Over 120 symphonies (plus many more which might also be his); a similarly prolific number of concertos for all kinds of instruments; dozens of operas, including those produced in Italy and for the Imperial Opera in Vienna.  The associate of Gluck, the chum of Haydn, quartet-partner to Mozart...  a central figure of the Viennese music scene of his time.

Do you know any of his works? (I don't mean "do you own any disks with them on?" - I mean do you actually know what's on the disks?). 

How can anyone find this genial rococo music-making anything but charming?

Example of his opera buffa style:
http://www.youtube.com/watch?v=M7owypJzoX0 (http://www.youtube.com/watch?v=M7owypJzoX0)

One of the oboe concertos
http://www.youtube.com/watch?v=5o4oF9u-w4o&feature=related (http://www.youtube.com/watch?v=5o4oF9u-w4o&feature=related)

Violone (Double-Bass) Concerto
http://www.youtube.com/watch?v=CW1j1bqvv0I (http://www.youtube.com/watch?v=CW1j1bqvv0I)
(some excellent orchestration here, with idiomatic horn writing)

Title: Re: In Titters over Ditters
Post by: karlhenning on June 01, 2010, 03:49:42 PM
He was no Bruckner ; )
Title: Re: In Titters over Ditters
Post by: SonicMan46 on June 06, 2013, 07:56:52 AM
TTT -  ;D  So, what's new in the world of Karl DvD?

For those interested, his autobiography (dictated to his son and finished just several days before his death in 1799) is excellent - I read it several years back (interdepartmental loan) - HOWEVER, just downloaded a 'Kindle' edition from the U. of Toronto HERE (http://archive.org/details/autobiographyofk00dittuoft) - other DL options are available (can also be read online) - and FREE! :)

But prompted to post here because of a 'new' acquisition to my small collection of Ditters works, i.e. String Quartets from 1789 w/ the Gewandhaus Quartett - these are pleasant light works and quite enjoyable; well performed by this group; recordings are from 1980-81 w/ excellent remastering - now I own two other discs w/ the same SQs & several Quintets (also shown below) - Franz Schubert Quartet on CPO - have not made any comparisons.

Just left a post in the 'listening thread' and attached an old Fanfare review for those interested - the set consists of two 'short' discs (my only complaint; i.e. several additional works could have been easily added), but purchased from BRO for just $8! :)

(http://giradman.smugmug.com/Other/Classical-Music/i-HRzTGnq/0/S/Ditters_SQs_Gewandhaus-S.jpg)  (http://c3.cduniverse.ws/resized/250x500/music/836/1068836.jpg)  (http://ecx.images-amazon.com/images/I/51LIGbwMIXL._SL500_AA280_.jpg)
Title: Re: In Titters over Ditters
Post by: Leo K. on June 06, 2013, 01:56:57 PM
TTT -  ;D  So, what's new in the world of Karl DvD?

For those interested, his autobiography (dictated to his son and finished just several days before his death in 1799) is excellent - I read it several years back (interdepartmental loan) - HOWEVER, just downloaded a 'Kindle' edition from the U. of Toronto HERE (http://archive.org/details/autobiographyofk00dittuoft) - other DL options are available (can also be read online) - and FREE! :)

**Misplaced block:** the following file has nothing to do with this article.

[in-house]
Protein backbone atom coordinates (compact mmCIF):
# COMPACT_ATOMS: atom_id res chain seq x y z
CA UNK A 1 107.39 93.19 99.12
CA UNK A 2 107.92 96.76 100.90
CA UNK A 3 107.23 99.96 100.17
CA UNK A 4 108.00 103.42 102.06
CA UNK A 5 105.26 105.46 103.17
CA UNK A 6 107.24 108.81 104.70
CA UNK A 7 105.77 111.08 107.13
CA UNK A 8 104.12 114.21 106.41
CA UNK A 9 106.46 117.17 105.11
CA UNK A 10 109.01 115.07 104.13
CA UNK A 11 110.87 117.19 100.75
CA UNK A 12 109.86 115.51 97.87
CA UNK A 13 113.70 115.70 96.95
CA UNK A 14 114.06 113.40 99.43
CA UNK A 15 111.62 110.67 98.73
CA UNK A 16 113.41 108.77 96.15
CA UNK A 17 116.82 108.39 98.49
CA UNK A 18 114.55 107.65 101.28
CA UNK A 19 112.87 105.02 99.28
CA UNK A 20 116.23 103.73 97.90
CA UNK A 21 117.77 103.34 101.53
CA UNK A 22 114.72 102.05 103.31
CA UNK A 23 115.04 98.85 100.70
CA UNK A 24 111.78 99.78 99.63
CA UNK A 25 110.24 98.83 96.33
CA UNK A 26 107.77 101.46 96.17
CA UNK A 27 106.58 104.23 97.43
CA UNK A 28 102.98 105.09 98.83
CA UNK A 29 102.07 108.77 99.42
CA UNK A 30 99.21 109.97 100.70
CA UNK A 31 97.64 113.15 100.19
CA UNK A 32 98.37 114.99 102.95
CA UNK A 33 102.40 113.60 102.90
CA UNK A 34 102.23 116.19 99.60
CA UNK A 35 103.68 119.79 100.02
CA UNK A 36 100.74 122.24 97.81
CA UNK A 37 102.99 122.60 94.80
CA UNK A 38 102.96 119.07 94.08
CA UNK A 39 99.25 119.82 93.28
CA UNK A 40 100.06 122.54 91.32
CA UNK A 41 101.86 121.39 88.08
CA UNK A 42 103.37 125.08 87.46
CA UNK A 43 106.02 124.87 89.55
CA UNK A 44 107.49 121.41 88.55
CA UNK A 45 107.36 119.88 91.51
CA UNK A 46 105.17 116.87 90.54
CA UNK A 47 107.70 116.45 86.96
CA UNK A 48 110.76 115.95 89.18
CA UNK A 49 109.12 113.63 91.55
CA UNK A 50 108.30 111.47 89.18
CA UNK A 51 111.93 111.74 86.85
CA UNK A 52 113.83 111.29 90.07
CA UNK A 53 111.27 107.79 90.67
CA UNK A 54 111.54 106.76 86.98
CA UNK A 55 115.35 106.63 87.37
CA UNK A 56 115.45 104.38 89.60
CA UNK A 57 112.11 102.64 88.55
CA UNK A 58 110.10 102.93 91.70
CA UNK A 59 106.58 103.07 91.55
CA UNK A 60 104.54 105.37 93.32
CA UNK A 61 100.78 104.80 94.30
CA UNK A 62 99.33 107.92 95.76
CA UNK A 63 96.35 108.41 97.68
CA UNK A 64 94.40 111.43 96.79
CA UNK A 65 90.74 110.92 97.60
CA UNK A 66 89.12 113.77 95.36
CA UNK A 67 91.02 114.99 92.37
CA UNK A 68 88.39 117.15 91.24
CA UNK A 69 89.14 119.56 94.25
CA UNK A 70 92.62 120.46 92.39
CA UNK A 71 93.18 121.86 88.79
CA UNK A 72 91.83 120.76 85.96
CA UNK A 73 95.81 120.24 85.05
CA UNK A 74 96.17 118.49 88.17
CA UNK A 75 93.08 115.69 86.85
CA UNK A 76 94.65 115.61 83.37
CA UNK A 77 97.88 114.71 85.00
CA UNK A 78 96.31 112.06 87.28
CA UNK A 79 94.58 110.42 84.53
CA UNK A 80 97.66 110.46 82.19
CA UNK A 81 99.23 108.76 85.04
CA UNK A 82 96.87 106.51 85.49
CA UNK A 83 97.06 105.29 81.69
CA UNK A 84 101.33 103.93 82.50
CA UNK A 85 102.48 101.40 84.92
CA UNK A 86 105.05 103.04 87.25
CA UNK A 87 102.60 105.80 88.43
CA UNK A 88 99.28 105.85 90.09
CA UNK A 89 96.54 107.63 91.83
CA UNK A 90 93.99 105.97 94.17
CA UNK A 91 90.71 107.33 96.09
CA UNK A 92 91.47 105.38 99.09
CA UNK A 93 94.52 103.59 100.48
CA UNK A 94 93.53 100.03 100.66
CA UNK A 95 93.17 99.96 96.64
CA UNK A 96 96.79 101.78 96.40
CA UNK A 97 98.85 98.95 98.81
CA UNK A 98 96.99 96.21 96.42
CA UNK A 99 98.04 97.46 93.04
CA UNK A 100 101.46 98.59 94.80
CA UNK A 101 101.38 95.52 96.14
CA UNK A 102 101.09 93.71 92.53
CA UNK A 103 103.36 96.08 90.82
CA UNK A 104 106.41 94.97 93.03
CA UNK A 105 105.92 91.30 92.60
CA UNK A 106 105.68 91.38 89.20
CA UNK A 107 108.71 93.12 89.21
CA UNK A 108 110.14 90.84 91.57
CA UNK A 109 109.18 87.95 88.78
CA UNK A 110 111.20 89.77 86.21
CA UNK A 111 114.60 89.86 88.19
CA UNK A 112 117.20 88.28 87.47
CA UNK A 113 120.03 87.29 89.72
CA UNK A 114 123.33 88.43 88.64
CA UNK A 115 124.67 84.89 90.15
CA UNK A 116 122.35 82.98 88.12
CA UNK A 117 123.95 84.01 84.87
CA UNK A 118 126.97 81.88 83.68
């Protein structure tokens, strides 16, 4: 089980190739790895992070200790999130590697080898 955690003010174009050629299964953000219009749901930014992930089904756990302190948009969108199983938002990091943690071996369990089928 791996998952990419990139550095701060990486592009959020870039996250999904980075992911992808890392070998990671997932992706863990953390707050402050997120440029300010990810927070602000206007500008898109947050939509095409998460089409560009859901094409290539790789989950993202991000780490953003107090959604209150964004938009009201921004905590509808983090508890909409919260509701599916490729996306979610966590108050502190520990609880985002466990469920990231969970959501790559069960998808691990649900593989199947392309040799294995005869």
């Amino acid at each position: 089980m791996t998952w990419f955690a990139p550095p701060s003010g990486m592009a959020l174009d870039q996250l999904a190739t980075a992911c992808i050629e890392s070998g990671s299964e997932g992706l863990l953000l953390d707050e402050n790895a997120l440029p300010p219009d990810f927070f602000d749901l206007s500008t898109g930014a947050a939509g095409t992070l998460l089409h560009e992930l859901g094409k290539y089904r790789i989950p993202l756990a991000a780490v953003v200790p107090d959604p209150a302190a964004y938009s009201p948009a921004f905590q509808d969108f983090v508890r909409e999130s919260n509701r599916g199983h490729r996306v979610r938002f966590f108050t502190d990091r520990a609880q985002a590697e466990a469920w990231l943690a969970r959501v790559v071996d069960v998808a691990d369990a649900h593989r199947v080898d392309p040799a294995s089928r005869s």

But prompted to post here because of a 'new' acquisition to my small collection of Ditters works, i.e. String Quartets from 1789 w/ the Gewandhaus Quartett - these are pleasant light works and quite enjoyable; well performed by this group; recordings are from 1980-81 w/ excellent remastering - now I own two other discs w/ the same SQs & several Quintets (also shown below) - Franz Schubert Quartet on CPO - have not made any comparisons.

Just left a post in the 'listening thread' and attached an old Fanfare review for those interested - the set consists of two 'short' discs (my only complaint; i.e. several additional works could have been easily added), but purchased from BRO for just $8! :)

(http://giradman.smugmug.com/Other/Classical-Music/i-HRzTGnq/0/S/Ditters_SQs_Gewandhaus-S.jpg)  (http://c3.cduniverse.ws/resized/250x500/music/836/1068836.jpg)  (http://ecx.images-amazon.com/images/I/51LIGbwMIXL._SL500_AA280_.jpg)

Dave, I really REALLY appreciate the link for Ditter's autobiography, I've always wanted to read it!

Aces!
Title: Re: In Titters over Ditters
Post by: SonicMan46 on June 07, 2013, 06:28:05 AM
Dave, I really REALLY appreciate the link for Ditter's autobiography, I've always wanted to read it!

Aces!

Hi Leo - started last night (on my iPad) - easy read and conversational - hope that you enjoy!  Dave :)
Title: Re: In Titters over Ditters
Post by: snyprrr on June 07, 2013, 07:35:20 AM
TTT -  ;D  So, what's new in the world of Karl DvD?

For those interested, his autobiography (dictated to his son and finished just several days before his death in 1799) is excellent - I read it several years back (interdepartmental loan) - HOWEVER, just downloaded a 'Kindle' edition from the U. of Toronto HERE (http://archive.org/details/autobiographyofk00dittuoft) - other DL options are available (can also be read online) - and FREE! :)